An Interview with Heather Sullivan of Northfield Mount Hermon

Northfield Mount Hermon is a private boarding school for students in grades 9-12 located Massachusetts’ idyllic Pioneer Valley. The school’s strong sense of tradition hasn’t limited its exploration into social media: NMHbook.org, its beautifully designed, interactive network site, placed silver in the 2010 CASE Circle of Excellence Awards. Amanda Holdsworth talked with Heather Sullivan, director of communications and marketing at Northfield Mount Hermon School, about NMHbook.org and other new media initiatives.

AH: What social media initiatives is your institution currently engaged in?

HS: Our Facebook fan page is about three years old and has over 4,800 fans and more than 2,000 active monthly users. It’s the third greatest source of traffic to our website, so it’s hugely important to us. We also have Twitter, YouTube and Flickr accounts. In the first half of this academic year, we created and posted about 25 new videos that show life on campus.

Flickr holds more than 40,000 searchable NMH images, and we use it to feed images directly into our website. Our WordPress blogs are integrated  into the main website; we have 35 active blogs ranging from students studying abroad to college counseling and campaign blogs. And NMHbook.org houses all of these initiatives.

AH:  Which initiatives do you think are the most effective or successful, and why?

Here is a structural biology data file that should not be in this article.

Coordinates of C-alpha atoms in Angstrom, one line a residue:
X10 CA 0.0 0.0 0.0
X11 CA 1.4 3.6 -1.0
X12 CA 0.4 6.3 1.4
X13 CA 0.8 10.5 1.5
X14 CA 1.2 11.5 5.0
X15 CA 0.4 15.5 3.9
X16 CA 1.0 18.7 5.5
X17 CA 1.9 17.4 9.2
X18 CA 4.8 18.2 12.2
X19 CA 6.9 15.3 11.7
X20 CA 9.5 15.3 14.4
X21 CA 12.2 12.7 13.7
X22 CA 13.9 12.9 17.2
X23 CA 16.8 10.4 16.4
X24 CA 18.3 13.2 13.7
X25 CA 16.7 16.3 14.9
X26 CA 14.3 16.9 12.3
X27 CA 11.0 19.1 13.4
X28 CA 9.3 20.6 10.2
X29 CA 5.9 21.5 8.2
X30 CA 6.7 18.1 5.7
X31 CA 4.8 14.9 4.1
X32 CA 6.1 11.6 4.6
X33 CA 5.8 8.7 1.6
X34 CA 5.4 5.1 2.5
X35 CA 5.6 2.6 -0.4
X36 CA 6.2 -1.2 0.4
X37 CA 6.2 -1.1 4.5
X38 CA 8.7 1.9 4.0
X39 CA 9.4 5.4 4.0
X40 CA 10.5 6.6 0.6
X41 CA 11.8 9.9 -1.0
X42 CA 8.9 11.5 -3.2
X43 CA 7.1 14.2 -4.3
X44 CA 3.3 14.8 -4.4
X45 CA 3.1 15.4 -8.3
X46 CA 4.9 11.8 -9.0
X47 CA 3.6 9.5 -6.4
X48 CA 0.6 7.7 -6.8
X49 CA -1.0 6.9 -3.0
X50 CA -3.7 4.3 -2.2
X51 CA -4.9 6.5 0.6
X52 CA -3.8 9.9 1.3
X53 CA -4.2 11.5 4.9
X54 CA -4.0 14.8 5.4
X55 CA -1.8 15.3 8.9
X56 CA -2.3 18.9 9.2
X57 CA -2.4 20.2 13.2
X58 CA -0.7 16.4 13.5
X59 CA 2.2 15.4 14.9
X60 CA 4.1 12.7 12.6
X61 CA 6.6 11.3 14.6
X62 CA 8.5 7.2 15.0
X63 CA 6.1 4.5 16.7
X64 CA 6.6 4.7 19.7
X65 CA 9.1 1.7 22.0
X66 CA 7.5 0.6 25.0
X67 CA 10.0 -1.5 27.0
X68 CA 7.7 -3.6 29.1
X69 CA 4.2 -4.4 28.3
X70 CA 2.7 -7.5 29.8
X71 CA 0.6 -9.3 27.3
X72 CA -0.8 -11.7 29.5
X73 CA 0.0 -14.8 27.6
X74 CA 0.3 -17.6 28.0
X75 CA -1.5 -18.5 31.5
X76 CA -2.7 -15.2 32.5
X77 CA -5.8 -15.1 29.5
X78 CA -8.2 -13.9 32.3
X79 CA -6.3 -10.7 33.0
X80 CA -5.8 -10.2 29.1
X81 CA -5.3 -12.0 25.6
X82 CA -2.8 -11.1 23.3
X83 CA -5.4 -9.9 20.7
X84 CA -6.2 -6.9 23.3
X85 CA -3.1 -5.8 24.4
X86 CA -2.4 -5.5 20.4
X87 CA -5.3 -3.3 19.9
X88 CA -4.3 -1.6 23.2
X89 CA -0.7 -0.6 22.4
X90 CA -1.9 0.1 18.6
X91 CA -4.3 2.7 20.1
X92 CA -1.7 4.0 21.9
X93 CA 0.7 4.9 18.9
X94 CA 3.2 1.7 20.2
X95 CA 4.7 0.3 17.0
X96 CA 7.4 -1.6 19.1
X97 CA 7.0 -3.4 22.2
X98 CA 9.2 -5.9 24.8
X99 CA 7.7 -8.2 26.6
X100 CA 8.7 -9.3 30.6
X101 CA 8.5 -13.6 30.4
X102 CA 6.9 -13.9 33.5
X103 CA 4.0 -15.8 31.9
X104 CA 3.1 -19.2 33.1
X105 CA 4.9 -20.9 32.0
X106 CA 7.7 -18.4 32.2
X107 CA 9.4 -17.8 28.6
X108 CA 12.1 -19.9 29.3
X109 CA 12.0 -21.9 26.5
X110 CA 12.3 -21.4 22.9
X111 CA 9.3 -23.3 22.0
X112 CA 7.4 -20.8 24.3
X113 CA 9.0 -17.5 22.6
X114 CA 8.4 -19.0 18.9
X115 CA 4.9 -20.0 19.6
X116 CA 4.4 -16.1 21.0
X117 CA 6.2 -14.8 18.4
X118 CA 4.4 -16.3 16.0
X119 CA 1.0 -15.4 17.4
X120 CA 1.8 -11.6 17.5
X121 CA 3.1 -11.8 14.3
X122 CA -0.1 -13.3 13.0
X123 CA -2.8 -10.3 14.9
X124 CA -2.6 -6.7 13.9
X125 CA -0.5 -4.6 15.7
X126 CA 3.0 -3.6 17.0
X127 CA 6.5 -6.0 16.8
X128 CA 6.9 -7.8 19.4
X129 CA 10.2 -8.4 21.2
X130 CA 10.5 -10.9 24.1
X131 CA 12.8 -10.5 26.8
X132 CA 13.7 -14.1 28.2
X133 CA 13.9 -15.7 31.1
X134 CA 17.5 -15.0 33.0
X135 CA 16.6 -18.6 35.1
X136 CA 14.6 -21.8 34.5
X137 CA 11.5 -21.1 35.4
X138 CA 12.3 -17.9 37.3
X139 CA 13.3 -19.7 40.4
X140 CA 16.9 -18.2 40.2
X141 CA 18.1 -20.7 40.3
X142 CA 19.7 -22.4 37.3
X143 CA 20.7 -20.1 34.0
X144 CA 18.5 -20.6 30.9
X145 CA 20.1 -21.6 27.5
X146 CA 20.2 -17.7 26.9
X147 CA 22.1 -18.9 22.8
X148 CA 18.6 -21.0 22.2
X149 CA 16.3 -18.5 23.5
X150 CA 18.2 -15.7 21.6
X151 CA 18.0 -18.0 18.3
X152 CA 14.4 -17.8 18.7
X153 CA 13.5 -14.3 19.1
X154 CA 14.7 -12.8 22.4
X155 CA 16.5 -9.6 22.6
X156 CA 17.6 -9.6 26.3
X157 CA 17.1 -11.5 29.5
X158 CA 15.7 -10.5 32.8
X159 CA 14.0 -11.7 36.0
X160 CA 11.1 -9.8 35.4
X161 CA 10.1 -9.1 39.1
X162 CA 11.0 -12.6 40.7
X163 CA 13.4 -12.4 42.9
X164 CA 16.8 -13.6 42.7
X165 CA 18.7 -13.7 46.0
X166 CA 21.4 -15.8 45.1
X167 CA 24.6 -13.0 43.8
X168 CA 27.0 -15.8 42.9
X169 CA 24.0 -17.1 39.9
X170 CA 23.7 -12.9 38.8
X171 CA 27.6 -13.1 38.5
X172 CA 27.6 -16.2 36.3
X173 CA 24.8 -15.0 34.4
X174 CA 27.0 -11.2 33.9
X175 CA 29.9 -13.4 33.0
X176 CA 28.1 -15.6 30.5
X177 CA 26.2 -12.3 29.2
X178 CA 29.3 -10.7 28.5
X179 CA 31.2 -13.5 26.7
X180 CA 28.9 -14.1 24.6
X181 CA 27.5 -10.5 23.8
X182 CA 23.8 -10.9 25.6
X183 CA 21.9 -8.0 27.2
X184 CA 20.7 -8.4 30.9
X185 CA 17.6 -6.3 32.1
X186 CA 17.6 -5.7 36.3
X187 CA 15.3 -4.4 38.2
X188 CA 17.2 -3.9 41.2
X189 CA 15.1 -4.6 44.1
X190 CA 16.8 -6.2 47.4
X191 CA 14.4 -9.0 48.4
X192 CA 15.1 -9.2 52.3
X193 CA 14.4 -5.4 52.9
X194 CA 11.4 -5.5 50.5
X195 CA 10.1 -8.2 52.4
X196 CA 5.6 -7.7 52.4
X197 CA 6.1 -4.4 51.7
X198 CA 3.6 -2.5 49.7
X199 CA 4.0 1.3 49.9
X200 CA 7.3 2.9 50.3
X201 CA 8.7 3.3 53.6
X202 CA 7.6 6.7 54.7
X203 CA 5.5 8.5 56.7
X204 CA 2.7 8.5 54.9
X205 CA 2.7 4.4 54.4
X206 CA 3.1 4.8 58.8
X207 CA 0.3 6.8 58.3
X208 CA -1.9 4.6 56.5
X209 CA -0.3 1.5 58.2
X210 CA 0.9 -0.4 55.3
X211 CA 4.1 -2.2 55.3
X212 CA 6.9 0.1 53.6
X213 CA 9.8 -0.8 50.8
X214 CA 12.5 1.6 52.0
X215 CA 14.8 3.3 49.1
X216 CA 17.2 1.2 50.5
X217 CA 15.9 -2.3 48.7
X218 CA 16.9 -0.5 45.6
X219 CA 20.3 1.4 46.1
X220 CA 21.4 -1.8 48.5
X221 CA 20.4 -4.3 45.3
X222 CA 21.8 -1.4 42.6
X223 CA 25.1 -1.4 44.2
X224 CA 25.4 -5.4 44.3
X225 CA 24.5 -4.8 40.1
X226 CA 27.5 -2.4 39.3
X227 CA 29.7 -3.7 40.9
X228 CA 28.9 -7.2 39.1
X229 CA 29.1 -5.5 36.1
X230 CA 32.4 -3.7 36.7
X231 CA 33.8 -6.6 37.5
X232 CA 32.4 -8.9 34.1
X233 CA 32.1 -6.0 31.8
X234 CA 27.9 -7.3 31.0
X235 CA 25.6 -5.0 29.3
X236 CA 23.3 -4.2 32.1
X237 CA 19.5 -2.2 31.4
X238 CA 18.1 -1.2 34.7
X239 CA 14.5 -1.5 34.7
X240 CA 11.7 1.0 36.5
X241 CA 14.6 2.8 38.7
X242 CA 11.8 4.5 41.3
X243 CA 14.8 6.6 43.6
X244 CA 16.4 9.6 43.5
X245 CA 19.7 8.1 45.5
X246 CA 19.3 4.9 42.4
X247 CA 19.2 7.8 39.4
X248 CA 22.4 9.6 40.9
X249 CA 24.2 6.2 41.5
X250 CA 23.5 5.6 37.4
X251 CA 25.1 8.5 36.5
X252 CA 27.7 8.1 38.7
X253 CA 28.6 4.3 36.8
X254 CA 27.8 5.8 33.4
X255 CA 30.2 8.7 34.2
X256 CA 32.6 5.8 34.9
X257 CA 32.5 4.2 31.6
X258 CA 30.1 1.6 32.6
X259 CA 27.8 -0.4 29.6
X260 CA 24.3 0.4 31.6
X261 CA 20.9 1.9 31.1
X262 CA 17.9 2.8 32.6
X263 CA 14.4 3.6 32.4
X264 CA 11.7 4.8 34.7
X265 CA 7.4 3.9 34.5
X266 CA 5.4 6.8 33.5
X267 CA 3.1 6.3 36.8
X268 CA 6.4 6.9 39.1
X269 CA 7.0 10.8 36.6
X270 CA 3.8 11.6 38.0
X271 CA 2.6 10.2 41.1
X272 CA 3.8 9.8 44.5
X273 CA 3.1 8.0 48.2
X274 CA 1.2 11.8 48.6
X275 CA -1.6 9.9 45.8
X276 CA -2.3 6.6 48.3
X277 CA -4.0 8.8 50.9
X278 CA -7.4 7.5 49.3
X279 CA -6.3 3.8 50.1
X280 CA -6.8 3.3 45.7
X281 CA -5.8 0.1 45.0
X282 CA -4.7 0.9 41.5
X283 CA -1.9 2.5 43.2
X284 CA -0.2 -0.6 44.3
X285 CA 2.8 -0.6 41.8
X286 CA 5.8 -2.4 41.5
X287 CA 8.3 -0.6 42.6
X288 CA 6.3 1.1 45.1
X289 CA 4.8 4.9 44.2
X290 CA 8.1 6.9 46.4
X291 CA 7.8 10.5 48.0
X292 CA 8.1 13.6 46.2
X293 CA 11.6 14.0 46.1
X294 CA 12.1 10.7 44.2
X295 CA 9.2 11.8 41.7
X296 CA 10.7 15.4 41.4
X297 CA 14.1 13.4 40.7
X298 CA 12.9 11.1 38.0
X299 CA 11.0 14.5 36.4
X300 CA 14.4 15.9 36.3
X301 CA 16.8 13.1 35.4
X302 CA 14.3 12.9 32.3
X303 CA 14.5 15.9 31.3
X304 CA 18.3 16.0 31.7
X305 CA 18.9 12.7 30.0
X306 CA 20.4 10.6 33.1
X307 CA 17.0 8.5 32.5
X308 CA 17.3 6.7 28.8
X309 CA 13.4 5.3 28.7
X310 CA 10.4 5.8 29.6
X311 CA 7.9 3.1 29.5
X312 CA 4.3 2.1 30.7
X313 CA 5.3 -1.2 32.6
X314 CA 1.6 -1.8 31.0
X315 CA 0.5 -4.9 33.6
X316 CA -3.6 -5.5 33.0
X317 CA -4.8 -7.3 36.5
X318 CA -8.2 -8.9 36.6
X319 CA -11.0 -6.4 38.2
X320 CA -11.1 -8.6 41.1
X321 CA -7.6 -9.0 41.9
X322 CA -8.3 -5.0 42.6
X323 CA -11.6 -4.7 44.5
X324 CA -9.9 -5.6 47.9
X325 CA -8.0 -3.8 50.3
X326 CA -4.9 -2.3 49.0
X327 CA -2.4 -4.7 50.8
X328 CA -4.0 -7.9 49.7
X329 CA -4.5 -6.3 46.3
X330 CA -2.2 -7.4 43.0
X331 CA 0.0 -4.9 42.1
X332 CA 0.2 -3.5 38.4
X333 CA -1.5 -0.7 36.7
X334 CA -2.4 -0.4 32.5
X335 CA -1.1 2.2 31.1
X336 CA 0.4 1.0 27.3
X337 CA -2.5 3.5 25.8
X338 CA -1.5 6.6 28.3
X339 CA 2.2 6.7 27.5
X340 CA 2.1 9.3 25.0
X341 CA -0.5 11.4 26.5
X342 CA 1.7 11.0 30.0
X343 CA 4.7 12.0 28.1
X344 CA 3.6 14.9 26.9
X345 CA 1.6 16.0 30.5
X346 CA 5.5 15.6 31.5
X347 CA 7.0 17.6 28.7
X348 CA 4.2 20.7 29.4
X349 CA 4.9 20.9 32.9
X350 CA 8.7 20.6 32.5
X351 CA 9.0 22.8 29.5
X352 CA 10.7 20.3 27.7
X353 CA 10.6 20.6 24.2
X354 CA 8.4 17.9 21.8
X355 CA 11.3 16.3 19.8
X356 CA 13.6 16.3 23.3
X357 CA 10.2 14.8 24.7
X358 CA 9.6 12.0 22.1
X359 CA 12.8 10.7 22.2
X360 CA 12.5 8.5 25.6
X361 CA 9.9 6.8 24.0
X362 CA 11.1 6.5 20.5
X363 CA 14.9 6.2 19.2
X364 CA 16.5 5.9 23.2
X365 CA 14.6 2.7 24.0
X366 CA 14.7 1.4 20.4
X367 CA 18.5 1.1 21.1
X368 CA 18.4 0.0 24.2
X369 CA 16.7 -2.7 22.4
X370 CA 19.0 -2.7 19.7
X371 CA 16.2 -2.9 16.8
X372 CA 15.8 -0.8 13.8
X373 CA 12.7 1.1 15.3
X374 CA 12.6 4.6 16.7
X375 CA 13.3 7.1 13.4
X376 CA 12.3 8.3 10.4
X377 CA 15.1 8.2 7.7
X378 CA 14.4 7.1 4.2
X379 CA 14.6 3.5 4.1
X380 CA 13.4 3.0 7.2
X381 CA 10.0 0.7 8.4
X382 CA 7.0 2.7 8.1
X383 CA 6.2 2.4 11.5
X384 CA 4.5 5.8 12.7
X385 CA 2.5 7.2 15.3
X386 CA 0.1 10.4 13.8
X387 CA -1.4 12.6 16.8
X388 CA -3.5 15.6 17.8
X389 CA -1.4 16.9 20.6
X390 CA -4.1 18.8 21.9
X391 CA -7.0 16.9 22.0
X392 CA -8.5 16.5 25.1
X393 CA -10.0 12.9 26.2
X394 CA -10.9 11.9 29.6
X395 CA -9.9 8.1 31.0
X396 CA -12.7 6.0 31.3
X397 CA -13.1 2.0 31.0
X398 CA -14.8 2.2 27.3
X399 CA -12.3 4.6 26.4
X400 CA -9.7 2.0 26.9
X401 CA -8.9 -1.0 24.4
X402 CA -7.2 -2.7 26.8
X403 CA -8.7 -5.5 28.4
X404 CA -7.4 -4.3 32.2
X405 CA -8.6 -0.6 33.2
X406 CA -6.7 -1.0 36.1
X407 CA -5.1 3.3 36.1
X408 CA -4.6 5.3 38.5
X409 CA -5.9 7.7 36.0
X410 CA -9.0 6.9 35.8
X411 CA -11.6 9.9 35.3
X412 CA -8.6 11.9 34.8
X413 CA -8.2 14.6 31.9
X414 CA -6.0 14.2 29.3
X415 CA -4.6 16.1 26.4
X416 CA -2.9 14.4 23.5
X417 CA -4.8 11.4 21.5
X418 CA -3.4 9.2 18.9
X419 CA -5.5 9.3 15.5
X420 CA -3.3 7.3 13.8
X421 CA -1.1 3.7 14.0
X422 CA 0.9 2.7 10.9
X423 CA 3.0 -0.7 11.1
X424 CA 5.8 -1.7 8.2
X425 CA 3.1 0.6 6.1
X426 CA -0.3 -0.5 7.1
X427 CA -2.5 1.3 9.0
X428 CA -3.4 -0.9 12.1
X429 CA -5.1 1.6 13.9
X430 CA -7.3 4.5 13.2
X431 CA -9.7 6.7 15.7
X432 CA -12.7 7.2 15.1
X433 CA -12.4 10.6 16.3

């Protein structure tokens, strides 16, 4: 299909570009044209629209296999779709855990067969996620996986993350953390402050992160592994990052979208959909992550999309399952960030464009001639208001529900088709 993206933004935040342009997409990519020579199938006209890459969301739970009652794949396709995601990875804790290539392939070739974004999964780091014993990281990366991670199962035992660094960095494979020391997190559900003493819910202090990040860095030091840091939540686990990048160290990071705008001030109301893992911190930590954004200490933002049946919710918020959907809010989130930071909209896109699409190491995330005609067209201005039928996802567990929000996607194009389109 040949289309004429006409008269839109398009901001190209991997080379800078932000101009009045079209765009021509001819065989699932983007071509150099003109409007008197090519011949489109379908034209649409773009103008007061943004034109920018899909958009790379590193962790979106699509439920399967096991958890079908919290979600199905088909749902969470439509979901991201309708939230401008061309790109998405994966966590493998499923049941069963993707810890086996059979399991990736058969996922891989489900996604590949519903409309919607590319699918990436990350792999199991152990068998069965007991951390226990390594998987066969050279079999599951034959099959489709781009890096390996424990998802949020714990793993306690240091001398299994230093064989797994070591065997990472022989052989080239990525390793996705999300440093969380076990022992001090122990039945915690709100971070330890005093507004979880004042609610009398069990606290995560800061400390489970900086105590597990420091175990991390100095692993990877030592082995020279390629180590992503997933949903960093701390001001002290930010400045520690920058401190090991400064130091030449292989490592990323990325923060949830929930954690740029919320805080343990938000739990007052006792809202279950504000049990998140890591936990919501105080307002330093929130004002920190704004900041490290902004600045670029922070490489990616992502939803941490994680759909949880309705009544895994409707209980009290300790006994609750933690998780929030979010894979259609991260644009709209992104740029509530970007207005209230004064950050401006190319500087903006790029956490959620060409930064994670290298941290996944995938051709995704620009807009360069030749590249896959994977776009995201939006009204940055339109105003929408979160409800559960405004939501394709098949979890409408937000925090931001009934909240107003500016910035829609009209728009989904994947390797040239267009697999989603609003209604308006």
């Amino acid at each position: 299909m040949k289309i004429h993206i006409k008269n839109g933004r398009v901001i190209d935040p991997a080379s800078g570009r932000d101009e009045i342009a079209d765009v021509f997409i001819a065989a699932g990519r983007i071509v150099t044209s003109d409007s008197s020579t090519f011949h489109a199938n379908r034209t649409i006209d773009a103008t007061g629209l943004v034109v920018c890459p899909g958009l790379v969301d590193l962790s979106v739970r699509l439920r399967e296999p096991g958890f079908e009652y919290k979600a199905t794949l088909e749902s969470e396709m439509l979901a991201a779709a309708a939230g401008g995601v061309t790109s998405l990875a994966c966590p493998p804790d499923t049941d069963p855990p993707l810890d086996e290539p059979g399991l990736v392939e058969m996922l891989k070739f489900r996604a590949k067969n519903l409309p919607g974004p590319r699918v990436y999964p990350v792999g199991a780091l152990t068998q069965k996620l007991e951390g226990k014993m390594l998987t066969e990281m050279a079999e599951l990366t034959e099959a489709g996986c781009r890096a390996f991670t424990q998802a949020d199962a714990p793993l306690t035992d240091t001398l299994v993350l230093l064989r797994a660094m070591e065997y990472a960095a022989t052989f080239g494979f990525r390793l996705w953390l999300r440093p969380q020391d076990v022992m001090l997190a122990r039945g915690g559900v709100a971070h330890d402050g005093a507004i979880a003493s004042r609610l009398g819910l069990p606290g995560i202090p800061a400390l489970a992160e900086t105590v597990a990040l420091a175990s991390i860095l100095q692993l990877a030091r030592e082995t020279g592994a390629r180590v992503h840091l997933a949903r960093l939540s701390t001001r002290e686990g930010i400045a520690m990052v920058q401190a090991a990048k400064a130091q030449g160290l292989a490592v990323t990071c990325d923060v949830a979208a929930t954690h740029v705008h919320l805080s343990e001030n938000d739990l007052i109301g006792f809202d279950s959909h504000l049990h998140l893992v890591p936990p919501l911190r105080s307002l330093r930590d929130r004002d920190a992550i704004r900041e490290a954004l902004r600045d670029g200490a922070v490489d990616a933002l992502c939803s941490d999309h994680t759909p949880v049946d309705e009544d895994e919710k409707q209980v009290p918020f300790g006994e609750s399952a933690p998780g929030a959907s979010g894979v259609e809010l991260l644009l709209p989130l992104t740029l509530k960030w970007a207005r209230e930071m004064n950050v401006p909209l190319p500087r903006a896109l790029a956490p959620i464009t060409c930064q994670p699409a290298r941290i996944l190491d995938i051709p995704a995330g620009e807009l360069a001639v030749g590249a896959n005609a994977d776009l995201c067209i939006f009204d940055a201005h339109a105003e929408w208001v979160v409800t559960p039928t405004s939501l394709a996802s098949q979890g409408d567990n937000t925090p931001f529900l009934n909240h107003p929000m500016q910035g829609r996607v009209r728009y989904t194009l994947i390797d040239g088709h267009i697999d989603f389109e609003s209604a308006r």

HS: NMHBook.org has been very successful. Within that, Flickr gets thousands of hits and works well with both photo-sharing and storytelling. We’ve found great success with our blogs and with our Facebook page, which points back to the NMH website and is useful for building and maintaining relationships.

AH:  What have you tried that you think hasn’t worked, and why?

HS: We decided not to focus our efforts on LinkedIn, since that didn’t seem to be where our target audiences were spending the most energy. We’re finding that Twitter is useful and flexible, but we took some initial missteps in our use of Twitter.

AH: Looking forward, what social media initiatives are you considering or exploring?

HS: With Facebook, we’re wondering if we need to do segmented pages: Do we need to divide pages by alumni, admissions, etc.? [Ed. note: NMH now has pages for its basketball team, soccer team, and archives.]

We’re also thinking about how we should be deliberate about messaging for social media, and how to more clearly define and properly evaluate social media goals.

AH: Do you have social media policies or guidelines and, if so, can you share them?

HS: Yes, and we’ve shared them with the community. Our social media manager, Rachael Hanley, has developed a series of tips and guidelines, including “10 Steps to Blogging.” People have good judgment. Communications has editing rights, but we rarely control community content.

AH: How are your social media initiatives organized and resourced?

HS: NMHBook.org hosts all social media initiatives, and content development is done by communications in collaboration with admission and advancement. But we need to ensure consistency of institutional voice. Communications has the final say.

 

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